A Rural Electric House That Works
A tight building envelope and plenty of insulation mean low energy bills, even for a Minnesota home with electric heat.
Synopsis: The cost of heating houses with electricity is generally high, especially if those houses are in the northern part of the country. This article takes a detailed look at one such house in rural Minnesota that is so tight and well insulated that its heating costs are surprisingly low. Designed by architect Rachel Wagner, the 1950-sq.-ft. house makes use of passive-solar techniques, double-stud construction, R-80 attic insulation, and triple-glazed windows.
When I heard that Rachel Wagner, a Minnesota designer known for her efficient homes, had designed a cold-climate house with electric-resistance heat, I was intrigued. After all, homes with electric heat are usually known for their high fuel bills. When I investigated further, I discovered that the house not only is an energy miser but is also very handsome. Although electric heating systems have a bad reputation, some designers are rethinking their prejudice. A tight, well-insulated house typically has low utility bills even when using an expensive heat source like electricity. Moreover, all-electric homes don’t need a chimney or fuel storage, and they don’t suffer from fuel fumes or backdrafting. Finally, electric-resistance heaters have few maintenance issues.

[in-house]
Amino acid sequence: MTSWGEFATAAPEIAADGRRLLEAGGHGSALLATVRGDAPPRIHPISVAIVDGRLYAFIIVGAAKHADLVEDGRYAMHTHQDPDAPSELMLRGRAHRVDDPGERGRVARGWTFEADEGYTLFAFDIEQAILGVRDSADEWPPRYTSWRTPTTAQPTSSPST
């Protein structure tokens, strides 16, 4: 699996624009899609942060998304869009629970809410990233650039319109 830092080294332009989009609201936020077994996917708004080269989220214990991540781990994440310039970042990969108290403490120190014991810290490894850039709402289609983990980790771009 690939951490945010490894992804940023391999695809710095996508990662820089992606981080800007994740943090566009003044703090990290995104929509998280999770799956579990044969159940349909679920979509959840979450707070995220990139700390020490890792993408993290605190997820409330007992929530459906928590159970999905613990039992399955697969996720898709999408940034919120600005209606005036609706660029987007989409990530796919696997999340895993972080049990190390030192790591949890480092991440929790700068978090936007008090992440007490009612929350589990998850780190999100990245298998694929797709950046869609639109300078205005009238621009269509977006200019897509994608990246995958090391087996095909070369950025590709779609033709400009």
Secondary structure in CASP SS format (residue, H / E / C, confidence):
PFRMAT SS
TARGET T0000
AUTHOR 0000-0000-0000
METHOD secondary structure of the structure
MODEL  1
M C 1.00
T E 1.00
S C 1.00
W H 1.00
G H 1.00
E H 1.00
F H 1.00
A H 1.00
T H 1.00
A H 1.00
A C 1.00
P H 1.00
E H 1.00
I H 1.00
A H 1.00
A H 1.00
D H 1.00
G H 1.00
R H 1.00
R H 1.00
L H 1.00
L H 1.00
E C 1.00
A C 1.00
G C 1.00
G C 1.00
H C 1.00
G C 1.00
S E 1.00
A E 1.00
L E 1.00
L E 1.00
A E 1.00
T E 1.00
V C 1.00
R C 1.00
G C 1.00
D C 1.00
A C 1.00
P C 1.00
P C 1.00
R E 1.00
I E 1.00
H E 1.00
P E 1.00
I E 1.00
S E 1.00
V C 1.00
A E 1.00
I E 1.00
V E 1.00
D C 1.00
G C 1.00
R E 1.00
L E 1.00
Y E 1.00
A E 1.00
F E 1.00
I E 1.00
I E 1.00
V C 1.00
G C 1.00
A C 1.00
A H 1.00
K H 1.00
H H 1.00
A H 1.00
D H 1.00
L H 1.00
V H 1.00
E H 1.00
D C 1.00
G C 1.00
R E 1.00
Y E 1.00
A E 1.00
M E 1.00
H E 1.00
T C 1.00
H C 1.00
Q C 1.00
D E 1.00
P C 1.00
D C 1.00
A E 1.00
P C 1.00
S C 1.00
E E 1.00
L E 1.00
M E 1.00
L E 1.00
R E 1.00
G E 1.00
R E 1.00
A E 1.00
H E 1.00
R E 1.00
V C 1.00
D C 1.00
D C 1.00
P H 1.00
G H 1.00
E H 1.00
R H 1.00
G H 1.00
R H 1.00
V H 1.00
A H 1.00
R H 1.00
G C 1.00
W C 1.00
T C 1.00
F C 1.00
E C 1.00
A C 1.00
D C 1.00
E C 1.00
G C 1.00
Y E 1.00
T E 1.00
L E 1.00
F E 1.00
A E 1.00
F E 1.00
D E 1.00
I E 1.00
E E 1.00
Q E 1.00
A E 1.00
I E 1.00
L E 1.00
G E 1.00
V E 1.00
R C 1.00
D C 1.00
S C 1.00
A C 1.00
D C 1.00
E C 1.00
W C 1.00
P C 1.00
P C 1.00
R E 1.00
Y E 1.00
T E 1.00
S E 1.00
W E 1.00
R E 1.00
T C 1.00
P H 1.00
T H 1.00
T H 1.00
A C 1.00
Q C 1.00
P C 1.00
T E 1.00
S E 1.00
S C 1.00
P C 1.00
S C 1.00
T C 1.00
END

Integrated design works well
Wagner’s firm designed the all-electric house for Gail Olson and Erik Peterson in Esko, Minn. Olson is the fourth generation of her family to live on the 65-acre farm where the new home was built.
Using an integrated design approach, Wagner pulled together a team that included the homeowners, builder Steve Johnson, and energy consultant Michael LeBeau. The design process emphasized open communication among all the members of the team. The two-story, three-bedroom house that they designed follows classic passive-solar design principles. To keep the space-heat needs as low as possible, Wagner used double-stud walls (R-54), thick attic insulation (R-80), and triple-glazed windows.